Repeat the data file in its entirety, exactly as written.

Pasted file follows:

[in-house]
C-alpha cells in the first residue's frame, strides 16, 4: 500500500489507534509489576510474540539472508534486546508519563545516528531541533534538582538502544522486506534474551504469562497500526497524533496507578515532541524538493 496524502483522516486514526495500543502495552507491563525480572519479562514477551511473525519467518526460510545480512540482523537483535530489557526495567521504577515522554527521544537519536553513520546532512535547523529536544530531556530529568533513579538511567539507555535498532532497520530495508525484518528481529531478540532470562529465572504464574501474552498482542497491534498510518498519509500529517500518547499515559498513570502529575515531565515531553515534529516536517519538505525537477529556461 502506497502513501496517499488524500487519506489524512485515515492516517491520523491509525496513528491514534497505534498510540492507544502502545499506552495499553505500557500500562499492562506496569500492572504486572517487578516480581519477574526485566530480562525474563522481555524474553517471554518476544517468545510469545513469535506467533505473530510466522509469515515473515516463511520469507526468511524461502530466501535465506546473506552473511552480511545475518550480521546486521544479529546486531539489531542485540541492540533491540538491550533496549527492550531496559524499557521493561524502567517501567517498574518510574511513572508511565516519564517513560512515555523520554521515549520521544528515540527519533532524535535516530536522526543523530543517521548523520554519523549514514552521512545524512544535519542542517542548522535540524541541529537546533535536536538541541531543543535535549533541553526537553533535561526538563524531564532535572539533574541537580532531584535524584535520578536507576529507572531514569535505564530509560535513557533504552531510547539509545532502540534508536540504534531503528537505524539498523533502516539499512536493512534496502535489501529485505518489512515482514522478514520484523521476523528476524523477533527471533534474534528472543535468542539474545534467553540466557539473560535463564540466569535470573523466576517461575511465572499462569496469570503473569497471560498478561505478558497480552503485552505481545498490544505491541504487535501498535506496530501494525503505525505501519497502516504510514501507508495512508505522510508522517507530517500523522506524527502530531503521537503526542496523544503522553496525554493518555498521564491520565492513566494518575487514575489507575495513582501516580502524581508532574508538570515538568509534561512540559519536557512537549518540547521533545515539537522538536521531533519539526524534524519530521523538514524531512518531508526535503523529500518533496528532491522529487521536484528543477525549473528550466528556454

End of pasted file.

[in-house]
C-alpha cells in the first residue's frame, strides 16, 4: 500500500489507534509489576510474540539472508534486546508519563545516528531541533534538582538502544522486506534474551504469562497500526497524533496507578515532541524538493 496524502483522516486514526495500543502495552507491563525480572519479562514477551511473525519467518526460510545480512540482523537483535530489557526495567521504577515522554527521544537519536553513520546532512535547523529536544530531556530529568533513579538511567539507555535498532532497520530495508525484518528481529531478540532470562529465572504464574501474552498482542497491534498510518498519509500529517500518547499515559498513570502529575515531565515531553515534529516536517519538505525537477529556461 502506497502513501496517499488524500487519506489524512485515515492516517491520523491509525496513528491514534497505534498510540492507544502502545499506552495499553505500557500500562499492562506496569500492572504486572517487578516480581519477574526485566530480562525474563522481555524474553517471554518476544517468545510469545513469535506467533505473530510466522509469515515473515516463511520469507526468511524461502530466501535465506546473506552473511552480511545475518550480521546486521544479529546486531539489531542485540541492540533491540538491550533496549527492550531496559524499557521493561524502567517501567517498574518510574511513572508511565516519564517513560512515555523520554521515549520521544528515540527519533532524535535516530536522526543523530543517521548523520554519523549514514552521512545524512544535519542542517542548522535540524541541529537546533535536536538541541531543543535535549533541553526537553533535561526538563524531564532535572539533574541537580532531584535524584535520578536507576529507572531514569535505564530509560535513557533504552531510547539509545532502540534508536540504534531503528537505524539498523533502516539499512536493512534496502535489501529485505518489512515482514522478514520484523521476523528476524523477533527471533534474534528472543535468542539474545534467553540466557539473560535463564540466569535470573523466576517461575511465572499462569496469570503473569497471560498478561505478558497480552503485552505481545498490544505491541504487535501498535506496530501494525503505525505501519497502516504510514501507508495512508505522510508522517507530517500523522506524527502530531503521537503526542496523544503522553496525554493518555498521564491520565492513566494518575487514575489507575495513582501516580502524581508532574508538570515538568509534561512540559519536557512537549518540547521533545515539537522538536521531533519539526524534524519530521523538514524531512518531508526535503523529500518533496528532491522529487521536484528543477525549473528550466528556454